(3) This presumption of guilt governed the manner in which the police acted after the incident. The police arbitrarily arrested a large number of workers not through an investigation, but on the basis of lists provided by the management targeting the workers who were vocal, articulate and active in the union, subjected the arrested workers to brutal torture, violated the constitutional safeguards regarding detention and arrests and harassed the family members of the workers. Not only this it has been continuing to intimidate, target and attack the on going struggle of the terminated and other workers in order to silence and criminalise their legitimate protest (See Chapter Four). The scale ofpolice action against workers seems to be aimed to act as a deterrent for any agitation in future – not only by these workers but also other workers in the Manesar and Gurgaon industrial
2
area. Most recently on 18 May 2013, the Haryana police imposed Section 144 CrPC in Kaithal and arrested around 150 workers peacefully protesting there since 24 March demanding release of arrested workers and reinstatement of terminated workers.
(4) Another example of the police colluding with the management is that it has in the course of investigating the incident completely ignored the discrepancies in the management’s account, the fact that the workers were also injured, the presence of bouncers in the premises, or the fact that Awanish Dev, was always considered by the workers to be sympathetic to them. In fact it is the workers’ who have been demanding an independent investigation into the incident, a demand which has been ignored by the state and the central government.
(5) We wish to assert that an investigation and trial based on preconceived notions and not on the basis of scientifically gathered evidence could mean that those responsible for Awanish Dev’s death will go scot free and innocents will be penalised. A close look at the charge sheet filed by the police and denial of bail to the arrested workers shows that the case is moving in this very direction. This would amount to a travesty of law and denial of justice not only to the workers, but also to Awanish Dev.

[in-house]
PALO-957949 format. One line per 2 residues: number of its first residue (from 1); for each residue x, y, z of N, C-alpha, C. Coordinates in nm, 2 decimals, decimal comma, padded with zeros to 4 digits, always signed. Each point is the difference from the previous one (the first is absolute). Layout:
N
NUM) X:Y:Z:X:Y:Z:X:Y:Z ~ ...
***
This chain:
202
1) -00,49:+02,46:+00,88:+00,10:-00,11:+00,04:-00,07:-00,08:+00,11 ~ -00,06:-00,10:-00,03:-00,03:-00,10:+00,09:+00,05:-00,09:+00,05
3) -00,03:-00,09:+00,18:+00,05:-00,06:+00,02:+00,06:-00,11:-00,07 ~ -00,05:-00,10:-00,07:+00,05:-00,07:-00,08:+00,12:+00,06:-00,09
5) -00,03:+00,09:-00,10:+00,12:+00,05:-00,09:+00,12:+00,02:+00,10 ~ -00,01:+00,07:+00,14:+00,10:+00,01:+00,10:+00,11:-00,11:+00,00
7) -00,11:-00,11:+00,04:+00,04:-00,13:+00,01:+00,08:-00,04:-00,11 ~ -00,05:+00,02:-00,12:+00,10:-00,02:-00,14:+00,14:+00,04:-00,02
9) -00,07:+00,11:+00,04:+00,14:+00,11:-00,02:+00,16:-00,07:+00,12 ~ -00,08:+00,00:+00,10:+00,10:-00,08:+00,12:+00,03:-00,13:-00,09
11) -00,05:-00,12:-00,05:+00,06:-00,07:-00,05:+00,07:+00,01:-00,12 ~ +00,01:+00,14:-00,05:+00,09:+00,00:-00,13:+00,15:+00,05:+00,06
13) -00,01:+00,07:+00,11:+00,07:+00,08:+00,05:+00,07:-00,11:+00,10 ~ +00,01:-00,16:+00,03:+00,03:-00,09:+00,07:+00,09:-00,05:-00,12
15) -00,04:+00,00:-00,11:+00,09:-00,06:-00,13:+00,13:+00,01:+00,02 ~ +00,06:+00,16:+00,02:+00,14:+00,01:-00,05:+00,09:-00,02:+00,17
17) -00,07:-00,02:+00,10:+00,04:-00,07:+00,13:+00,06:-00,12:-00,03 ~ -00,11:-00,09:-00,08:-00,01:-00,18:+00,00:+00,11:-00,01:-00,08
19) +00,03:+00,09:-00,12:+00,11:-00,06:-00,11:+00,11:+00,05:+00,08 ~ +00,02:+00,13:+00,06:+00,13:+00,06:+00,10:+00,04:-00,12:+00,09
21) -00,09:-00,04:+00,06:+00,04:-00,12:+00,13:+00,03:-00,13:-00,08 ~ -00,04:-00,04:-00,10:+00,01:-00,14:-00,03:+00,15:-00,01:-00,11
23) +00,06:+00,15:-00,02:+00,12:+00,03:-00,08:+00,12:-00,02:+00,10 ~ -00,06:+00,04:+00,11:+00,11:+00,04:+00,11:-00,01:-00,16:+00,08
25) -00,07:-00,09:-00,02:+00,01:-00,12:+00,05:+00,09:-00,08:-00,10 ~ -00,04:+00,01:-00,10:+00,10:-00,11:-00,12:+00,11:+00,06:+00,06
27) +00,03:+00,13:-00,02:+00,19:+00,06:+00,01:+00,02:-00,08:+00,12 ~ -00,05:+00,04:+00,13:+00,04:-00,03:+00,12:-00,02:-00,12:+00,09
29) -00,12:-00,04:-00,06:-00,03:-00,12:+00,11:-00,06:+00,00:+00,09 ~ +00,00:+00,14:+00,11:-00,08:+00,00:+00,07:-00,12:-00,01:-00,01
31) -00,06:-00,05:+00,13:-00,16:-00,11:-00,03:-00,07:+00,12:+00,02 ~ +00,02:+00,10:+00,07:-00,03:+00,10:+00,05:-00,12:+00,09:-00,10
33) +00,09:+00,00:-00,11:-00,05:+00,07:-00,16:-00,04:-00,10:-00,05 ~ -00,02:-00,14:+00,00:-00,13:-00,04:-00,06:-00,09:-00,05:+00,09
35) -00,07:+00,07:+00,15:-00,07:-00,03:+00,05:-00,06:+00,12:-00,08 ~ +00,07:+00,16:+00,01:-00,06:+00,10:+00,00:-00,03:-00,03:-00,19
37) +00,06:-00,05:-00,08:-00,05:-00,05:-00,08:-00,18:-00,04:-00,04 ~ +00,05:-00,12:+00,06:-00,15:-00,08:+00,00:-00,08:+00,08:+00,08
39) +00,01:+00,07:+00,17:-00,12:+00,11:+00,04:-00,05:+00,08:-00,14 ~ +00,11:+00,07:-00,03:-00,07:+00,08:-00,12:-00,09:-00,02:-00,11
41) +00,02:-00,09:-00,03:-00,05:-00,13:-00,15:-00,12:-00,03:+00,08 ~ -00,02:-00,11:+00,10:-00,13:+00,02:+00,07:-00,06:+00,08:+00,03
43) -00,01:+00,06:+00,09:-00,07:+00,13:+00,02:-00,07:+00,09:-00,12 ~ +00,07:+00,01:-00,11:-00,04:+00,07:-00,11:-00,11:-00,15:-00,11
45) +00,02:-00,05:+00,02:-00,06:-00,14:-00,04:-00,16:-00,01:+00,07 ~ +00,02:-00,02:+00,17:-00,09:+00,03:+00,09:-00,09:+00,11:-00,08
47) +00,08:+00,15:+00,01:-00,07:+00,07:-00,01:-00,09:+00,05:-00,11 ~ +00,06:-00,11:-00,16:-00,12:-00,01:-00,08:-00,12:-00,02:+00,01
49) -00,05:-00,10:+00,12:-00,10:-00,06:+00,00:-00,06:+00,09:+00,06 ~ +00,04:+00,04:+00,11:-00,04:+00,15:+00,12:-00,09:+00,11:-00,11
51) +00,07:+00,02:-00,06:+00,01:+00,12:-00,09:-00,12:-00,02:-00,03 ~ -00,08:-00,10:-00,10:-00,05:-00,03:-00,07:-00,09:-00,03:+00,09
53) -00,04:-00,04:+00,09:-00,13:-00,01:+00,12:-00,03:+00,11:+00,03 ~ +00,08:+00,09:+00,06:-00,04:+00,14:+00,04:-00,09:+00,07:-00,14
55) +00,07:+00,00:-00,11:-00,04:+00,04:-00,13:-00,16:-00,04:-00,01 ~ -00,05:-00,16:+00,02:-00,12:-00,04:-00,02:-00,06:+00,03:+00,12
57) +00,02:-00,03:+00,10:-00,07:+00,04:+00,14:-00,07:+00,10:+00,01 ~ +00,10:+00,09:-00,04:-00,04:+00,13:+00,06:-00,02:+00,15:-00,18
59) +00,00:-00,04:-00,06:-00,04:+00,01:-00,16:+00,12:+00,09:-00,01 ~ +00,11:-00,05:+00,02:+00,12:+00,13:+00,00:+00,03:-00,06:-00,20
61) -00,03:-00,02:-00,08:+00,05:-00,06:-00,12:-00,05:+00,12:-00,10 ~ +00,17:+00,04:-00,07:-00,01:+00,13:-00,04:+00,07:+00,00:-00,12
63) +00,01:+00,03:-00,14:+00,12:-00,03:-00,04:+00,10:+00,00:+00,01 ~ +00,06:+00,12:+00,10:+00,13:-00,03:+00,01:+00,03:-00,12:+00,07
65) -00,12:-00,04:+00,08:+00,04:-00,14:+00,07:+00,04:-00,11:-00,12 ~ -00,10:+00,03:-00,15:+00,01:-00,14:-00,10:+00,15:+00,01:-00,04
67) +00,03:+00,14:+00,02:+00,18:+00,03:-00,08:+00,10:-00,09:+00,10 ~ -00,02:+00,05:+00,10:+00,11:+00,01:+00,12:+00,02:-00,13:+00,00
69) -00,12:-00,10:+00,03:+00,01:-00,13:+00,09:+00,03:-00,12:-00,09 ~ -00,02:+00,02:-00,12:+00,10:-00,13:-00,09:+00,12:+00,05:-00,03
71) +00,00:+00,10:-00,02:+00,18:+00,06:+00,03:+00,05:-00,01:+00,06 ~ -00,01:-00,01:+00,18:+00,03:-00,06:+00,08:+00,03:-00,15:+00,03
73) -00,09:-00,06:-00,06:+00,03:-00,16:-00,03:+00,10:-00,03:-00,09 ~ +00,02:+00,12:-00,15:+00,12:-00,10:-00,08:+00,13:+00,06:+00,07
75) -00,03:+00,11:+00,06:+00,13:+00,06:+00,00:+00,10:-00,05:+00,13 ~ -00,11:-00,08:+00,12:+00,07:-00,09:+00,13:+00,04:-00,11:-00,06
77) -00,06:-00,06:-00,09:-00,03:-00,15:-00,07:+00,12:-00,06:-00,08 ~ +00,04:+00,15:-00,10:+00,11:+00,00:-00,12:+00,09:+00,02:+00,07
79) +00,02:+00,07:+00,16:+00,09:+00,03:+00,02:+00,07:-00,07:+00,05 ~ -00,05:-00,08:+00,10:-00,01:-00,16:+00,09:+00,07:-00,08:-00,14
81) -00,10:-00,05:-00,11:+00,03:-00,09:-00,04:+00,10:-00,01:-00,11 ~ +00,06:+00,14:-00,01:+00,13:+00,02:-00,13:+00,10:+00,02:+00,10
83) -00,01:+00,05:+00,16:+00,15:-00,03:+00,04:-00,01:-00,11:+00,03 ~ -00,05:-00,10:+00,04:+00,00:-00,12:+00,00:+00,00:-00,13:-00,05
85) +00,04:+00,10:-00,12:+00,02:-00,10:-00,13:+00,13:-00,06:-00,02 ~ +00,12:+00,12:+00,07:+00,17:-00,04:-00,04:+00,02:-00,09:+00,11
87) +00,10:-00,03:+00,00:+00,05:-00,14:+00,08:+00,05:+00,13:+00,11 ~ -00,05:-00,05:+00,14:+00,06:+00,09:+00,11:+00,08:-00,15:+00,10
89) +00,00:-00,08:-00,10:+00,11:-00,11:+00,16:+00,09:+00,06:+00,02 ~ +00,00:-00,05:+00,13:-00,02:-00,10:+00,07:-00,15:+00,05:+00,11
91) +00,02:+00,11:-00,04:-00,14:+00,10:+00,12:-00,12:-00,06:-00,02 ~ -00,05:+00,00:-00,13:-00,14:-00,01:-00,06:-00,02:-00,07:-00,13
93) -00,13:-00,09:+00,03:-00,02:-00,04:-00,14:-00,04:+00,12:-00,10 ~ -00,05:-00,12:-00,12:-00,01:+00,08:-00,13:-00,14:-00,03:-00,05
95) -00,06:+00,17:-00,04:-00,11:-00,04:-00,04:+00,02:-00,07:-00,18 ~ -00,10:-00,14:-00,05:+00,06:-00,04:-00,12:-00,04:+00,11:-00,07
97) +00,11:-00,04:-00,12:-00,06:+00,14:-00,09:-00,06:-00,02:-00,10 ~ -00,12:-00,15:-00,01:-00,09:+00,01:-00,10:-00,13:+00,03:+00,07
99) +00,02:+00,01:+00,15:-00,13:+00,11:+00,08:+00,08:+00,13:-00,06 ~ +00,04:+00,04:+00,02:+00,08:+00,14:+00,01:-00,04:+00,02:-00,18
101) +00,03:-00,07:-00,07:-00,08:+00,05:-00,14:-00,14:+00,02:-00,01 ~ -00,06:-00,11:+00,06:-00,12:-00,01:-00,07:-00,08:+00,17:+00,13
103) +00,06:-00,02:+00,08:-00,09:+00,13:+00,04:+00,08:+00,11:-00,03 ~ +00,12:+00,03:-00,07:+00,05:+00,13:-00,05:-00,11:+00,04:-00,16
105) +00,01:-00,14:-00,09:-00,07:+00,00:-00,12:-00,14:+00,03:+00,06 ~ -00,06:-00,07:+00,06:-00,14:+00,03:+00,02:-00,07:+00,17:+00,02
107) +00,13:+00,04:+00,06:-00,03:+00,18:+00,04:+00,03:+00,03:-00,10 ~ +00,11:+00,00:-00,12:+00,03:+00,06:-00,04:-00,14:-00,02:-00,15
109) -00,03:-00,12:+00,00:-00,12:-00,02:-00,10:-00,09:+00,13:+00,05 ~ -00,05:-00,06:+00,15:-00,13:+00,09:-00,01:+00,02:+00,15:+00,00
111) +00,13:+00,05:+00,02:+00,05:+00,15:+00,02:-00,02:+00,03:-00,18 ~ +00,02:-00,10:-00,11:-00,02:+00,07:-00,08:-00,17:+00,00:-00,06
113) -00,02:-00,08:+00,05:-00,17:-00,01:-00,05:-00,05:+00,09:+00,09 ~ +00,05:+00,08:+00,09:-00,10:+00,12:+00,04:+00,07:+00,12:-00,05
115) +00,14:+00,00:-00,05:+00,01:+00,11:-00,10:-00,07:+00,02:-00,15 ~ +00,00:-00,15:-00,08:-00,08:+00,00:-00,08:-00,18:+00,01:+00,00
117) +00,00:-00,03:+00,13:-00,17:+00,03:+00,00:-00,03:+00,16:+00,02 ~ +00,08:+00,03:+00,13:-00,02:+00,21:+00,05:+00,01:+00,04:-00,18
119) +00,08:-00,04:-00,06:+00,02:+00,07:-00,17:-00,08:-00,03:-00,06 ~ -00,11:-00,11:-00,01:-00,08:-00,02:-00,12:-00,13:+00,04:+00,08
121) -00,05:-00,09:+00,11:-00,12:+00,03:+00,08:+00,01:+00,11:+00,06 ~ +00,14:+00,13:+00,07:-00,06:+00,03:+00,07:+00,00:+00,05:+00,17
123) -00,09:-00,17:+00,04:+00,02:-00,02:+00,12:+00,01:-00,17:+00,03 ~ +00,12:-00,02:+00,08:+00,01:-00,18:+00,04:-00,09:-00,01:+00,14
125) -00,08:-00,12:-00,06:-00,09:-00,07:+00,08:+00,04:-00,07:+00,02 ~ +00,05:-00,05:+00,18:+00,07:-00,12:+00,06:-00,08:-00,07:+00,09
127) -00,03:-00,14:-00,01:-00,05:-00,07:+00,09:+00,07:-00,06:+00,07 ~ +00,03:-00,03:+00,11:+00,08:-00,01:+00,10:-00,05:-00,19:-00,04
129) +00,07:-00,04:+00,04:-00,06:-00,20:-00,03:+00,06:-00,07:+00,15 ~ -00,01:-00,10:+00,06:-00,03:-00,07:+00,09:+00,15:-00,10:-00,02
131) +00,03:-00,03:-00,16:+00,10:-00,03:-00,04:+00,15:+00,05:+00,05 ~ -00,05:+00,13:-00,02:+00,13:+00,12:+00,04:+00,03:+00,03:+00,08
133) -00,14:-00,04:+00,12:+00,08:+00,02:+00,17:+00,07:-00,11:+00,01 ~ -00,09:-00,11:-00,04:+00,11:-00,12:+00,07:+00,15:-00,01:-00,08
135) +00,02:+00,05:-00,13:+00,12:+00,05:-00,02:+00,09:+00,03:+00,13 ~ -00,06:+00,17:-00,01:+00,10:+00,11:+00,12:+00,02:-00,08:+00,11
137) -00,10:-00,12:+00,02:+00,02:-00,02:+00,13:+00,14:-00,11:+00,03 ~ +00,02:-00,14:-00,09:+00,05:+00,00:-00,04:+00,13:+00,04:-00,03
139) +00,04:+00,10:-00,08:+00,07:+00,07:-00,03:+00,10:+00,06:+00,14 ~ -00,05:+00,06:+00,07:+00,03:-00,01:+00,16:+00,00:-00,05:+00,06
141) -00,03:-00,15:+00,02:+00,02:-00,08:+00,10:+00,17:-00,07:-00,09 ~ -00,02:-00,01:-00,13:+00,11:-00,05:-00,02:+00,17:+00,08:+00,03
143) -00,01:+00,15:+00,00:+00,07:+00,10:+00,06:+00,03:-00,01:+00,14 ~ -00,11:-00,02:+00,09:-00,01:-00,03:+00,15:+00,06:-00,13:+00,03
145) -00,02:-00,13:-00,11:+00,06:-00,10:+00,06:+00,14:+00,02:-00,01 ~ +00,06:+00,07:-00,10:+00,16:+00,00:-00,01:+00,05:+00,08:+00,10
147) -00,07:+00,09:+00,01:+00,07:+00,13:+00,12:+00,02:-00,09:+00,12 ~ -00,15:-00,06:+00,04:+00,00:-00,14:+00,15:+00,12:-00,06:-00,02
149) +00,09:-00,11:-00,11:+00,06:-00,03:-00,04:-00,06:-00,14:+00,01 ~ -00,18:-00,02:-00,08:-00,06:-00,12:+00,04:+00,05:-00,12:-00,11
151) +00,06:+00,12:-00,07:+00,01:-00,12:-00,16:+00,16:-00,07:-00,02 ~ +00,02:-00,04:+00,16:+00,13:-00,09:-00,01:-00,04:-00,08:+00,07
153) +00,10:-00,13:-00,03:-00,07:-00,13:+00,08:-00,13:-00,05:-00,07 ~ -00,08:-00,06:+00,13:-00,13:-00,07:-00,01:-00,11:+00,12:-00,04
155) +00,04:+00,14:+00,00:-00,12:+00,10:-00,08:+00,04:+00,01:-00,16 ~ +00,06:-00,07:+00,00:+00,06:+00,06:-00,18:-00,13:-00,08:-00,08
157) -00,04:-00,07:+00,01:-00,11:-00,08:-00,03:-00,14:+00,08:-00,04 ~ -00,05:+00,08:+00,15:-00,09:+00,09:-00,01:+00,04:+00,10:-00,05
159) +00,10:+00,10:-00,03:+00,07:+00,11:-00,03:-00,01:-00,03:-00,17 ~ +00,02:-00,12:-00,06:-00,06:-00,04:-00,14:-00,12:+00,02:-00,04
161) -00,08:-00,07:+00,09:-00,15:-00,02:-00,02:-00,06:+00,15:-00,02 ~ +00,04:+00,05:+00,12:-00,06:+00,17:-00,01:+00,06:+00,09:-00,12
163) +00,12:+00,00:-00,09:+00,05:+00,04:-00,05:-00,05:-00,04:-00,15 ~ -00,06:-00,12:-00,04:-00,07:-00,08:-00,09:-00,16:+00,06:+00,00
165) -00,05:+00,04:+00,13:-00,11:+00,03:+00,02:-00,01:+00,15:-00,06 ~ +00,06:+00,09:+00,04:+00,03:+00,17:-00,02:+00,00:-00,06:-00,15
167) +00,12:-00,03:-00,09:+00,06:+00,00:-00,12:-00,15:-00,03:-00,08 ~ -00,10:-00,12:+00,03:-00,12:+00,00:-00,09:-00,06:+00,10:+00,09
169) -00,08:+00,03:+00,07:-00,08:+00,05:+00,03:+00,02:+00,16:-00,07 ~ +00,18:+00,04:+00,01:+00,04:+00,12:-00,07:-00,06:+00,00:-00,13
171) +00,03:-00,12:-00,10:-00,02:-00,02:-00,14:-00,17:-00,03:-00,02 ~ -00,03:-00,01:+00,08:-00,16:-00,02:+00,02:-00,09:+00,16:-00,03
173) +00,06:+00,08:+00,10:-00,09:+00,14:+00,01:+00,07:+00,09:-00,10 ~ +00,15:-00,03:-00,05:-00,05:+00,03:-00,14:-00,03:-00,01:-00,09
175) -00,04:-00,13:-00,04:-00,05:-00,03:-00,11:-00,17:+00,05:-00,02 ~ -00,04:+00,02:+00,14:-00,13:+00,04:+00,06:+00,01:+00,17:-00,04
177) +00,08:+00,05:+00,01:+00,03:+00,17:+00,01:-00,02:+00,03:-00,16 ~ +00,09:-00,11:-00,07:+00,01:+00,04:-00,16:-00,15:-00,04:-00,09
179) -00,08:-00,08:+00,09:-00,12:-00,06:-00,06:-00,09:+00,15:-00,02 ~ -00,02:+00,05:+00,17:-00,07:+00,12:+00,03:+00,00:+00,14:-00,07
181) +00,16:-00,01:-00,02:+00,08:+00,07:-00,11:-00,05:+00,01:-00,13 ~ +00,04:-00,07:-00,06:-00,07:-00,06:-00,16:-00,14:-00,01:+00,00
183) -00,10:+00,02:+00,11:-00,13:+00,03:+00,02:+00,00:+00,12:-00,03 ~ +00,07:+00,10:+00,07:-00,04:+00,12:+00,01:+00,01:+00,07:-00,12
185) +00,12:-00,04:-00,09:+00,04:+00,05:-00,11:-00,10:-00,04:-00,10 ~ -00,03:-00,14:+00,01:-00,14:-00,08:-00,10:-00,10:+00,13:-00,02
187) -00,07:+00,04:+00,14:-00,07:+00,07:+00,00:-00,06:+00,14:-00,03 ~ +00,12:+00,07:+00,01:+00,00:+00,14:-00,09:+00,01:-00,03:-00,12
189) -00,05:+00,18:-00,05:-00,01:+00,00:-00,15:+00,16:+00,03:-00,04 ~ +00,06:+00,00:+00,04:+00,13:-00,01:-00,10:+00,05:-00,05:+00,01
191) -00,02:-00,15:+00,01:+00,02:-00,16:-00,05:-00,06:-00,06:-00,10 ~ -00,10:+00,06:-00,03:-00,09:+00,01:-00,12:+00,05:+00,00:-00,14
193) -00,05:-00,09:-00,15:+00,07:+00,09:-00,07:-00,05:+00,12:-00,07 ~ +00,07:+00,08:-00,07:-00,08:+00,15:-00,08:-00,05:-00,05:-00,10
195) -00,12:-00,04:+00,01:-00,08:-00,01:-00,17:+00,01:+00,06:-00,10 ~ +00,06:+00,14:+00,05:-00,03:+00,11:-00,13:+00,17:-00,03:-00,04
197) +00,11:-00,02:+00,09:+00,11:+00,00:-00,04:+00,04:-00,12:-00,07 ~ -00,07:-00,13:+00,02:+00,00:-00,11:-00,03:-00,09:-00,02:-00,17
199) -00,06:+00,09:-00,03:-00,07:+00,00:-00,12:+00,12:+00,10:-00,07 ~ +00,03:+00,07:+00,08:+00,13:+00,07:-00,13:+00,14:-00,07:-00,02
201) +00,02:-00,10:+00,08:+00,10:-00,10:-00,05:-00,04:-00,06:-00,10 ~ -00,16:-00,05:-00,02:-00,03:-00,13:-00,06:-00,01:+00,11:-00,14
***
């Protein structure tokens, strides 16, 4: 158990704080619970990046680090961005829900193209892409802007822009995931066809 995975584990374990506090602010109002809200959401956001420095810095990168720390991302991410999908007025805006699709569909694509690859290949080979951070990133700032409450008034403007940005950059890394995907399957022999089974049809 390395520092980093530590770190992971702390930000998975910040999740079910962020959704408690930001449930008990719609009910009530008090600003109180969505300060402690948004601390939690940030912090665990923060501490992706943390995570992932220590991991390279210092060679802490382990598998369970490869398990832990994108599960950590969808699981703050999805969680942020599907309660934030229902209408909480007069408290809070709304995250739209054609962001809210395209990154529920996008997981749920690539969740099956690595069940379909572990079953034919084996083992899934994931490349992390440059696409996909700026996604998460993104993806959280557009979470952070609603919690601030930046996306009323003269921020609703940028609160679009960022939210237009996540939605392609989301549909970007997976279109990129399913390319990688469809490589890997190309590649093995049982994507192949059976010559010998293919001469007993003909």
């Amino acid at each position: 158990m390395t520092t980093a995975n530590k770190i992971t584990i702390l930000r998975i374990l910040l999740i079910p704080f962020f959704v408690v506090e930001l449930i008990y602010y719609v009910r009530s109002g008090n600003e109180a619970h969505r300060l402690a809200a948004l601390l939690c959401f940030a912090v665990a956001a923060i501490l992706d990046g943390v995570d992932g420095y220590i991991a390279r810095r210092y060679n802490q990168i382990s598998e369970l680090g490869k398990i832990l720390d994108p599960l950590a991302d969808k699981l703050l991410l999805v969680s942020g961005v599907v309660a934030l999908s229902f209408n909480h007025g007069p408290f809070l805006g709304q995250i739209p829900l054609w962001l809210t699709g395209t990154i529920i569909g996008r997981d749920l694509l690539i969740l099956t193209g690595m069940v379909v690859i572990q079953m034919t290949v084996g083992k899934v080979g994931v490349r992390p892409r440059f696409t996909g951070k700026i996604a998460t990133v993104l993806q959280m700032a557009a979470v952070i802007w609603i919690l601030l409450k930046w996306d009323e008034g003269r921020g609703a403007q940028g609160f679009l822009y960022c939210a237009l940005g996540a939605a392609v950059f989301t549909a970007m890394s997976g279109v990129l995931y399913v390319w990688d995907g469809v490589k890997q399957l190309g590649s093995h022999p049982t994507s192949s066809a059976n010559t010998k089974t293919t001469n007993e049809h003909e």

(6) The incident should be seen in the context of the long chain of events that preceded it. It can be understood in the light of the continuous tension and conflict in the unit between the management and the workers as well as their persistent struggle of workers of the Manesar unit to register a union and draw attention to their inhuman working conditions.
(7) In September 2011, the Maruti management at the Manesar unit imposed a condition that the workers could enter the plant for work only after signing a ‘good conduct’ undertaking. The ‘good conduct’ undertaking effectively takes away the right of the workers to go on a legal strike, a right guaranteed by the Industrial Disputes Act (25T, 25U read with the Fifth Schedule); this also amounts to unfair labour practice as per Section 8, Fifth Schedule, IDA. (See Chapter Three)
(8) Like all other corporates, the main driving factor in Maruti is reducing production costs, maximising profits and competing against other companies. Maruti’s expenditure on workers is among the lowest in automobile companies. Moreover the company adopts various measures to extract maximum work from itsworkers. At Maruti therefore, the production capability and targets are set considerably higher than the installed capacity, i.e., production capability of the company is 1.55 million units per annum even though installed capacity is 1.26 units per annum (Annual Report, Maruti Suzuki India Limited, 2011- 12). Workers are made to work non stop like robots for eight and a half hours, with a break of only 30 minutes for lunch and two tea breaks of 7 minutes each. For years, workers have been made to both report for duty 15 minutes before shift-time and also work for 15 minutes extra every day without any overtime payment. Further the policy on leave is very stringent and the leave record is directly linked to the wages which are deducted on account of any leave taken. This contributes to the regime of ceaseless production and drastic increase in work pressure on the Maruti shopfloors.
(9) The wage deductions on account of leave are made from the incentive-linked part of the wages of Maruti workers, under the Production-Performance-Reward Scheme. A single leave taken by a permanent worker, with permission from the supervisor, could also cost him a loss of Rs. 1200 to Rs. 1500. Both before and after the 18 July 2012 incident, a part of the wages is fixed, and a major component paid as incentive wages linked to production, profit and leave records, which makes the wages fluctuating. Norms of incentive linked
3
wages have been arbitrarily fixed and changed by the management at Maruti’s Manesar plant. (See Chapter Two and Three)